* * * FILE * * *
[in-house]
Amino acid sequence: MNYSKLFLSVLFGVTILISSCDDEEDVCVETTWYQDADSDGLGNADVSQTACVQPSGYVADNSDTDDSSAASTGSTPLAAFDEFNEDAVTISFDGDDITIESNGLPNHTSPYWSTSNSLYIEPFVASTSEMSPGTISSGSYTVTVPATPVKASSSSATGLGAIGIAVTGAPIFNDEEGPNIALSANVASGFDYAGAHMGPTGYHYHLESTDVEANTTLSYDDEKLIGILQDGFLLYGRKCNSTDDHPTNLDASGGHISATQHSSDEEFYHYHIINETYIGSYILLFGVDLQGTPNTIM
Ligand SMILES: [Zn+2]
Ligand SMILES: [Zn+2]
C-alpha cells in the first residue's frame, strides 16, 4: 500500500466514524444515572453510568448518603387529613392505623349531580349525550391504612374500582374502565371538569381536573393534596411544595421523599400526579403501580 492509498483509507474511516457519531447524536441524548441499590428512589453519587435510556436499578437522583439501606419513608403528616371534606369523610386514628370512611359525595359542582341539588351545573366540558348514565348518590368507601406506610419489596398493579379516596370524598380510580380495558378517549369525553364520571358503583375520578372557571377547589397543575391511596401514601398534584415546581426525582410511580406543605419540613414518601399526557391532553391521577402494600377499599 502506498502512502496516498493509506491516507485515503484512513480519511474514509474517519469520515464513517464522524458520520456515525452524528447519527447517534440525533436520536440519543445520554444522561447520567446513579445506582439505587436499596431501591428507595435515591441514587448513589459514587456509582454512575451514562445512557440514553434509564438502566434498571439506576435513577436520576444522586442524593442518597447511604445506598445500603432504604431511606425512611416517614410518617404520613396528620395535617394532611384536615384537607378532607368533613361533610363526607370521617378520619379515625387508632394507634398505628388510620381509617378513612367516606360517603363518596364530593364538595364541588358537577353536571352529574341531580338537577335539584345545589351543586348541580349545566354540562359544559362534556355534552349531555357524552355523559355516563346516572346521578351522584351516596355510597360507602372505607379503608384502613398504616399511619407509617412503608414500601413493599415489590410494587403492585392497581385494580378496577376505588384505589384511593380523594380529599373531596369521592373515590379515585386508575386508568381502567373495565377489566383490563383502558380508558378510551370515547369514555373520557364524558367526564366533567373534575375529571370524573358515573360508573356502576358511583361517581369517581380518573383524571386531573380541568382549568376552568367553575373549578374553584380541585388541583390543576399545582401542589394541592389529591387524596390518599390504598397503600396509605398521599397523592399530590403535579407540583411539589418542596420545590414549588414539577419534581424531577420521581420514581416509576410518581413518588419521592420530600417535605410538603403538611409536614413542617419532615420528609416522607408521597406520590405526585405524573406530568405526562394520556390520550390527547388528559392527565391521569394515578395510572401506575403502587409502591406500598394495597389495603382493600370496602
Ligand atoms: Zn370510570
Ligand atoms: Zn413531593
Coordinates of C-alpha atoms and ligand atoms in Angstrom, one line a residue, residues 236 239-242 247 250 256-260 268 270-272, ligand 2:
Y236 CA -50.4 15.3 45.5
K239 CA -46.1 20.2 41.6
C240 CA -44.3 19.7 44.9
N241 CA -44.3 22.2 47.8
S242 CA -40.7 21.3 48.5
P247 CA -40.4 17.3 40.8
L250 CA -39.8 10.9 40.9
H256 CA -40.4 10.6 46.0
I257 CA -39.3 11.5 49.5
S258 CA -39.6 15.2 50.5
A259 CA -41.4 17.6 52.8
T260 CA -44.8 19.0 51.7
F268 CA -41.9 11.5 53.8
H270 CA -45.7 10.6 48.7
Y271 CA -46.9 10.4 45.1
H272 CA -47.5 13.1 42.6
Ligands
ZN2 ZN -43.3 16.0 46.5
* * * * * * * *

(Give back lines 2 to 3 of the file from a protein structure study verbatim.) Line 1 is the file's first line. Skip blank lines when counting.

Amino acid sequence: MNYSKLFLSVLFGVTILISSCDDEEDVCVETTWYQDADSDGLGNADVSQTACVQPSGYVADNSDTDDSSAASTGSTPLAAFDEFNEDAVTISFDGDDITIESNGLPNHTSPYWSTSNSLYIEPFVASTSEMSPGTISSGSYTVTVPATPVKASSSSATGLGAIGIAVTGAPIFNDEEGPNIALSANVASGFDYAGAHMGPTGYHYHLESTDVEANTTLSYDDEKLIGILQDGFLLYGRKCNSTDDHPTNLDASGGHISATQHSSDEEFYHYHIINETYIGSYILLFGVDLQGTPNTIM
Ligand SMILES: [Zn+2]